Articles & Tips

Changing the way we view Investing


I have been in financial sector for over a decade and a half, started as academics for half a decade and spent most of the last decade in capital markets and investment management industry. During these times, I have often been confronted with individuals asking for stock or type of funds tips, whether a particular stock or a series of bond or type of funds is an attractive investment. The issue here is, even before determining whether a financial instrument is a suitable investment, individual investors must first work out their own inherent risk profile to determine the suitable portfolio fund model. In short, by going straight to stock tips or attractiveness of a particular financial instrument, these individual investors started from the wrong point.

What are your criteria?

Imagine if you arrive at a new city and you come across an individual and your first question is should I buy a property in area XYZ? The person is likely to reply to you “it depends …” It depends on whether you want a house or an apartment, on whether you are going to build or buy a completed property, on whether you want a high-end, mid-end or low-end area, on whether you prefer to have a good school nearby, on whether you work around the area…the list goes on. This is equivalent to working out your risk profile. In the case where you decide to build a house, you will get an architect to draw a blueprint before you engage a contractor. This is equivalent to building a portfolio model based on your risk profile for your investments.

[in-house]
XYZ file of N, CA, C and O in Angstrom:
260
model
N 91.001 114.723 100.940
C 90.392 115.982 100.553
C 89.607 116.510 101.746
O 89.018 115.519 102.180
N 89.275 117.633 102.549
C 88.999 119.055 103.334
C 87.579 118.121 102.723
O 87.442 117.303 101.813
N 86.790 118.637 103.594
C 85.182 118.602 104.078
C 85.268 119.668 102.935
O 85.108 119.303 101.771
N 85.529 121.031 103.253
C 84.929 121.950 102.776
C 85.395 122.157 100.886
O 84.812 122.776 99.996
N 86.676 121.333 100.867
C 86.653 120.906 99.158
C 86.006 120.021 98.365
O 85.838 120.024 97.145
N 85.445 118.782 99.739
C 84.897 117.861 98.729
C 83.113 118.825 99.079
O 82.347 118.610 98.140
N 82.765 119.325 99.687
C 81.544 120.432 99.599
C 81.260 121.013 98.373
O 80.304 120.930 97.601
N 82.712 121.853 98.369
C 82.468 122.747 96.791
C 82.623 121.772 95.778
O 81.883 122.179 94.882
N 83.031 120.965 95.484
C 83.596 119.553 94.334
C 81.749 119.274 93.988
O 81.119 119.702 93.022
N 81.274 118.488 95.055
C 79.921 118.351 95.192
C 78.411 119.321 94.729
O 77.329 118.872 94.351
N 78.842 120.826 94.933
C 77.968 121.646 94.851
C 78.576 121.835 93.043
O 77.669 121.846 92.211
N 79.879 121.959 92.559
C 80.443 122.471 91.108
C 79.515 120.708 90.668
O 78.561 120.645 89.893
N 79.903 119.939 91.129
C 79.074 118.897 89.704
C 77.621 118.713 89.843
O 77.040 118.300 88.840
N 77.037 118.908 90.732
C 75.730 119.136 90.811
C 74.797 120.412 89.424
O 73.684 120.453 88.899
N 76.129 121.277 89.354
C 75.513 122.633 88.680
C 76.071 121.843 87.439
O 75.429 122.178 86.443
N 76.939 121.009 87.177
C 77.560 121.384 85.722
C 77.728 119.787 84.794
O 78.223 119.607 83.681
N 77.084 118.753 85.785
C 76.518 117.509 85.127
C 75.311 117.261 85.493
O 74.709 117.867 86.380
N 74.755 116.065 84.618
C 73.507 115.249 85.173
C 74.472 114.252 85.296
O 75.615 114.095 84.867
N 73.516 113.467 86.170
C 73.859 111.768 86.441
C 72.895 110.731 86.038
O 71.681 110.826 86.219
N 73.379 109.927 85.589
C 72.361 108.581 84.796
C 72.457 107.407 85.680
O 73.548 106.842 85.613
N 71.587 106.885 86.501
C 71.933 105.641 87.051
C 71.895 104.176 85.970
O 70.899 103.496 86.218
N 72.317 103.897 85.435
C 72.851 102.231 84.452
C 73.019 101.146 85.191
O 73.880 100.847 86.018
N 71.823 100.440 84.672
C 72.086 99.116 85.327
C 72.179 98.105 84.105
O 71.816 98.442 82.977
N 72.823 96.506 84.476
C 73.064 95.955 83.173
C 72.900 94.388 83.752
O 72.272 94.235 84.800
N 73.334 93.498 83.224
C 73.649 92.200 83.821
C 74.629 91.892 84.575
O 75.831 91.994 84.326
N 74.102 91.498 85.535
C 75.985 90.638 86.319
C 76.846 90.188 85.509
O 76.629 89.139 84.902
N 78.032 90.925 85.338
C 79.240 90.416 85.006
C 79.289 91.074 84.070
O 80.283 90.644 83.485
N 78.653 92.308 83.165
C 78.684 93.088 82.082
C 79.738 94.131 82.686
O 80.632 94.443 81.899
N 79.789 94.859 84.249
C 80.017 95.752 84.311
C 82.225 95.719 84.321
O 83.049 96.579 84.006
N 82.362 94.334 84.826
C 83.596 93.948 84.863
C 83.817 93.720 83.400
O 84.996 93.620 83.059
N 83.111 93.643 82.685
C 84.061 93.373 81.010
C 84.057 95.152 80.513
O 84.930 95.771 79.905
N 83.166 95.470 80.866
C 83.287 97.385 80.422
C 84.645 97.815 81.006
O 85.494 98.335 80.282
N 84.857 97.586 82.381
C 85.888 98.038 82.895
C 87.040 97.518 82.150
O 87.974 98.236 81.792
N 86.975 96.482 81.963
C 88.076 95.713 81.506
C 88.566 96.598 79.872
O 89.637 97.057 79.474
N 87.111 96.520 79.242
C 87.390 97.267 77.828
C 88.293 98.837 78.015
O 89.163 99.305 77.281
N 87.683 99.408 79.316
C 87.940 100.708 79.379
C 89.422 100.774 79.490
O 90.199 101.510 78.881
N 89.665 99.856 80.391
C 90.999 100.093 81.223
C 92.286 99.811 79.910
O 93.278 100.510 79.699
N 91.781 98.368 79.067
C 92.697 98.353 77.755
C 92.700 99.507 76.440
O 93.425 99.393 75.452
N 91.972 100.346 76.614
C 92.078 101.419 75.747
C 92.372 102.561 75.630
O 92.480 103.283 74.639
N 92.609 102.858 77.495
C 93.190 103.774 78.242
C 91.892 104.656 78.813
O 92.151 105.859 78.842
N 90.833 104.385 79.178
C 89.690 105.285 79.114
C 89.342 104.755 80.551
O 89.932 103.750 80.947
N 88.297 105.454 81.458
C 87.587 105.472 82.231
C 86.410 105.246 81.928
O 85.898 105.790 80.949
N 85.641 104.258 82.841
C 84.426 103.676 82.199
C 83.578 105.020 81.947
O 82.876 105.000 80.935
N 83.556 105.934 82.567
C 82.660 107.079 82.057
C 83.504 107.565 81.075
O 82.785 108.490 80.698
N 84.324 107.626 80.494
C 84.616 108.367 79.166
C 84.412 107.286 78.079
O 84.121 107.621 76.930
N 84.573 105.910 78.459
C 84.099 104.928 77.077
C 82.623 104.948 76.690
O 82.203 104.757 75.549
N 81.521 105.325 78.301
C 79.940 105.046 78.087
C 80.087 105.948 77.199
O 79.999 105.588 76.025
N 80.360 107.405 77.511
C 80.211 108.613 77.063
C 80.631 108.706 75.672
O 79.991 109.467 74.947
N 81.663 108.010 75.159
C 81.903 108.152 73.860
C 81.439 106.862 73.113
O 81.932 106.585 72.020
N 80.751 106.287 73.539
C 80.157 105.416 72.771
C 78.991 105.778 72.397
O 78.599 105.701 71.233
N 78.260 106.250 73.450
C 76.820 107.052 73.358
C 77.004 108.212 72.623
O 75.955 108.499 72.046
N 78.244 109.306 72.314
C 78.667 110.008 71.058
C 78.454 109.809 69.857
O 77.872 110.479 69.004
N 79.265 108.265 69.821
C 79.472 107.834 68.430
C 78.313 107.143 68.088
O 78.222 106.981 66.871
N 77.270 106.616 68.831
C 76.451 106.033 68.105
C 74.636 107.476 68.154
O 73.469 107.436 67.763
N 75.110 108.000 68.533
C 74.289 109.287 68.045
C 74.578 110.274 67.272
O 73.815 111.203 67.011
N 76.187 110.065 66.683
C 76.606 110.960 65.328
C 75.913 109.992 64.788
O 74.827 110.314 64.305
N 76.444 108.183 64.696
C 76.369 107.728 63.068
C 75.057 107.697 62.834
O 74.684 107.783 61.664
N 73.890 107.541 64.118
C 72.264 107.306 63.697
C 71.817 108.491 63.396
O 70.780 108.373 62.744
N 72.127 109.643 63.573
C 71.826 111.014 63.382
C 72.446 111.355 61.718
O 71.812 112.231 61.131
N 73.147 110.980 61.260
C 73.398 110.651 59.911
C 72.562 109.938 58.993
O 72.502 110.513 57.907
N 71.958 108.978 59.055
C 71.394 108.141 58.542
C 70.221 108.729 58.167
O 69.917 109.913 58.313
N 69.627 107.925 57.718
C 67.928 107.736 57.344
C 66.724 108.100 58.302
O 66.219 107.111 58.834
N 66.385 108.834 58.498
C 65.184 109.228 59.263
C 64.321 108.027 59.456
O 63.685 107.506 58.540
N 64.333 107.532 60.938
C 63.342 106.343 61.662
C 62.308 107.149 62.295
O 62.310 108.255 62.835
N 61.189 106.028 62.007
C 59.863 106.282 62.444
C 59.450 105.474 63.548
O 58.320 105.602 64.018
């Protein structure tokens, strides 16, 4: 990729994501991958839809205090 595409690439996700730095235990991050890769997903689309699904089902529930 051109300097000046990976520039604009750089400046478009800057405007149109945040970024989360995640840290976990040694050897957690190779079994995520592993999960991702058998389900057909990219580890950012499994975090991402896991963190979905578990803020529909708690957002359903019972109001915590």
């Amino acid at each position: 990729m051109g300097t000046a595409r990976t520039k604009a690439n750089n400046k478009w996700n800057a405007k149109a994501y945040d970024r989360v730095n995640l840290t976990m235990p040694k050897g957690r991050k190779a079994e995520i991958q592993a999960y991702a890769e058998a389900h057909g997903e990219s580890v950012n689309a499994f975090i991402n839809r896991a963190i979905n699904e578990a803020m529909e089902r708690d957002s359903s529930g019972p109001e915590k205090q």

Asking someone about the attractiveness of a particular financial instrument without first evaluating your own risk profile and building your portfolio model is like going to a new city, neglecting all the factors above that you need to first determine, putting a down payment on a property directly and engaging a contractor to build a house on top of it, even without a blue print. Very soon, you may find your property is located on the wrong side of town from where you work and completely disconnected from commuter lines – while you were planning on using public transport. Since you built the house without a blueprint, you may also find upon completion, the house has a bathroom inside the garage. The worst part is, when realizing all these issues you have blown your entire budget and thus are left with no room for replacing the property, or even renovating it.